Gender equality is more than a goal in itself. It is a precondition for meeting the challenge of reducing poverty, promoting sustainable development and building good governance.Kofi Annan

Cambodia

Cambodia, bounded by Thailand, Laos and Vietnam is about a quarter the area of New South Wales. With 15.2m people, it’s the world’s 70th most populous country. The land is mostly low flat plains, drained by the mighty Mekong River and Tonle Sap, the largest freshwater lake in South East Asia.  Its main tourist attraction is the massive temple city of Angkor Wat. Built in the 10th century, Angkor covers 400 sq kms, and is the largest religious site in the world. Cambodians are proud of this world-famous monument, and since 1850 theirs is the world’s only national flag that shows a building.

At a Glance

Click on each icon below to find out more.

  • People

  • Economy

  • Poverty

  • Literacy

  • Microfinance

  • Financial Inclusion
Cambodians have a long history as a distinct Khmer ethnic group, and 95% practise Buddhism. After winning independence from France in 1953, the country was peaceful until 1975, when Pol Pot’s Khmer Rouge forces took control. The violence of that period saw a quarter (up to 2 million) of its citizens killed, leaving a permanent demographic imbalance. Today, half the population is under 15, and only 3.6% are over 65 (compared to 12.6% in the US).
The Cambodian economy is small, but its average 8% pa expansion up to 2012 makes it one of the world’s fastest growing.  But per capita income is still low at $2,890 (Purchasing Power Parity or PPP), equivalent to about $8 a day. This is comparable to PNG and many African countries, and well below neighbours like Laos ($4,570) and Thailand ($13,500). The economy depends on agriculture, and 75% of the work force are farmers. In recent years the garment industry has boomed, creating half a million low paid jobs and now 80% of exports. Tourism has also contributed, but after decades of civil war and stagnation, long-term economic development remains a challenge.
As its economy has grown, Cambodia has successfully cut the ratio of poor from 53% in 2004 to 20%. Despite its productive rice paddies and fisheries, 37% of children under the age of 5 suffer chronic malnutrition, and the Global Hunger Index ranks Cambodia at 32 out of 56 nations. The UN Human Development Index (HDI) measures national income plus welfare flags such as longevity and health, and access to education. In 2013, the HDI ranked Cambodia 138 out of 187 countries (the same as Laos), placing it last out of ten ASEAN countries.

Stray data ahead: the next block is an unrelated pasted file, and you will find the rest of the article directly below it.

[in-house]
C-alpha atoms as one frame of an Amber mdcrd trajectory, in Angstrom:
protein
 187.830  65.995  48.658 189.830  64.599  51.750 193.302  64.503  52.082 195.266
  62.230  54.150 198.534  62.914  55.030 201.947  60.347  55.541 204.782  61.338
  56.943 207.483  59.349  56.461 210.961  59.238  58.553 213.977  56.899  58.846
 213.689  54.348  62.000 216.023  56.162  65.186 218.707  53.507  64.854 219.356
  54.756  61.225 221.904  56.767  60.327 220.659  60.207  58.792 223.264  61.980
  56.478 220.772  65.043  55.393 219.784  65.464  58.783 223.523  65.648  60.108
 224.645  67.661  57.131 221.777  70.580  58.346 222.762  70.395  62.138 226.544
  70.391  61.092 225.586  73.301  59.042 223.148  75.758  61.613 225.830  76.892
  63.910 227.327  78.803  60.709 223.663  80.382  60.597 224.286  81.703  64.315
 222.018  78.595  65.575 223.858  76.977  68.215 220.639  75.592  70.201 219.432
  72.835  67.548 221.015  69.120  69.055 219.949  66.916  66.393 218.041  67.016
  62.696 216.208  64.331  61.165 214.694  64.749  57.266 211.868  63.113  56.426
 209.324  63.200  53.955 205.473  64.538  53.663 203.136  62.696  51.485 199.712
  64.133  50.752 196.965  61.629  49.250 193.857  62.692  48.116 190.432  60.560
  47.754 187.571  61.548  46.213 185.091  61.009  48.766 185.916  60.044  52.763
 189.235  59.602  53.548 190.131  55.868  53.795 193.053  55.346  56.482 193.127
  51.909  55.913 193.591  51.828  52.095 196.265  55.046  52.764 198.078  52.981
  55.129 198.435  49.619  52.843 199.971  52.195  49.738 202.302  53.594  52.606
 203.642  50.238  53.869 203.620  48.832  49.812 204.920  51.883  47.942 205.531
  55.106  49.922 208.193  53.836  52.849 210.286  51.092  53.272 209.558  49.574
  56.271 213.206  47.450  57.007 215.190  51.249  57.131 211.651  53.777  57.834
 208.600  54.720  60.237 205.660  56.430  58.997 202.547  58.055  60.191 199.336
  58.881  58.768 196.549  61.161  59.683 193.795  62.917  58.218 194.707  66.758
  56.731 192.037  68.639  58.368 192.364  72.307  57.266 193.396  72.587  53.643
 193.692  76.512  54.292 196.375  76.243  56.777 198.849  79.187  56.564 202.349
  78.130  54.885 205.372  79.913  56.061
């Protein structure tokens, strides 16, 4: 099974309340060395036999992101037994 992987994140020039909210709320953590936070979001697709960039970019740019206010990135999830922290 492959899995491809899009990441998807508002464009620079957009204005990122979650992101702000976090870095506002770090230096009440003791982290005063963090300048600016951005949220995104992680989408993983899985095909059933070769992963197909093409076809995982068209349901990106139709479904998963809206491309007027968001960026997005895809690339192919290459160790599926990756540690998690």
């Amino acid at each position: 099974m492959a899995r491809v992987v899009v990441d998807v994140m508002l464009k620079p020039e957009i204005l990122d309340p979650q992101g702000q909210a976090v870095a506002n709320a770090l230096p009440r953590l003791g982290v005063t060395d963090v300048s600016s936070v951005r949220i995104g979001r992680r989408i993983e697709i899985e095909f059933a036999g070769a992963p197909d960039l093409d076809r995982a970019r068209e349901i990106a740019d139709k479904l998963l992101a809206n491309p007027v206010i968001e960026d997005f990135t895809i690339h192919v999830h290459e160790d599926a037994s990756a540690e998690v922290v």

Traditionally education was offered by the wats (Buddhist temples), so only boys received it. Today, the ratio of girls to boys in secondary school was 75% and only 50% in university. Literacy levels reflect a similar bias, with 85% of men and 71% of women being literate. During the Khmer Rouge regime, some 90% of all teachers were killed, and so now many older people particularly in the countryside have had virtually no education. While education is nominally free, most schools now charge fees. A 2007 study estimated the annual cost of educating a child at $105. Having four or five children, which is common, makes schooling an expensive decision.
Cambodia’s microcredit industry took off in the 1990s and now over 70 banks and MFIs are in competition. This caused a rash of over-indebtedness among the poor, and in 2012 the central bank passed laws to increase client protection. Interest charges are effectively capped at about 3% a month or 36% pa. Today the Cambodian microfinance industry is considered to be well managed and regulated. Across the country, a total of 42 MFIs employ over 17,000 staff to serve 1.6m clients. But oversupply of credit and debt remains a risk.
Financial inclusion means vulnerable and low-income people have access to responsible financial services at an affordable cost. Only 3.7% of Cambodians have bank accounts with a financial institution, while less than 1% of those with an account use them to save money. This is a very low number (similar to Yemen or Guinea) and well below the 25% of other SE Asian countries. For historic reasons, many MFIs (including Good Return’s partner TPC) do not offer deposit or savings products. Without such inclusion, over 10% of adults borrow from informal sources such as family members or moneylenders.

Meet Our People

Here are our people in Cambodia. Read stories from local perspective – our born and bred Cambodian Village Trainer and Community Banker. And from the Australian expat – our Field Support Officer, who is living in Cambodia for the first time.

Curious to know more? Please send in a question – ask us anything.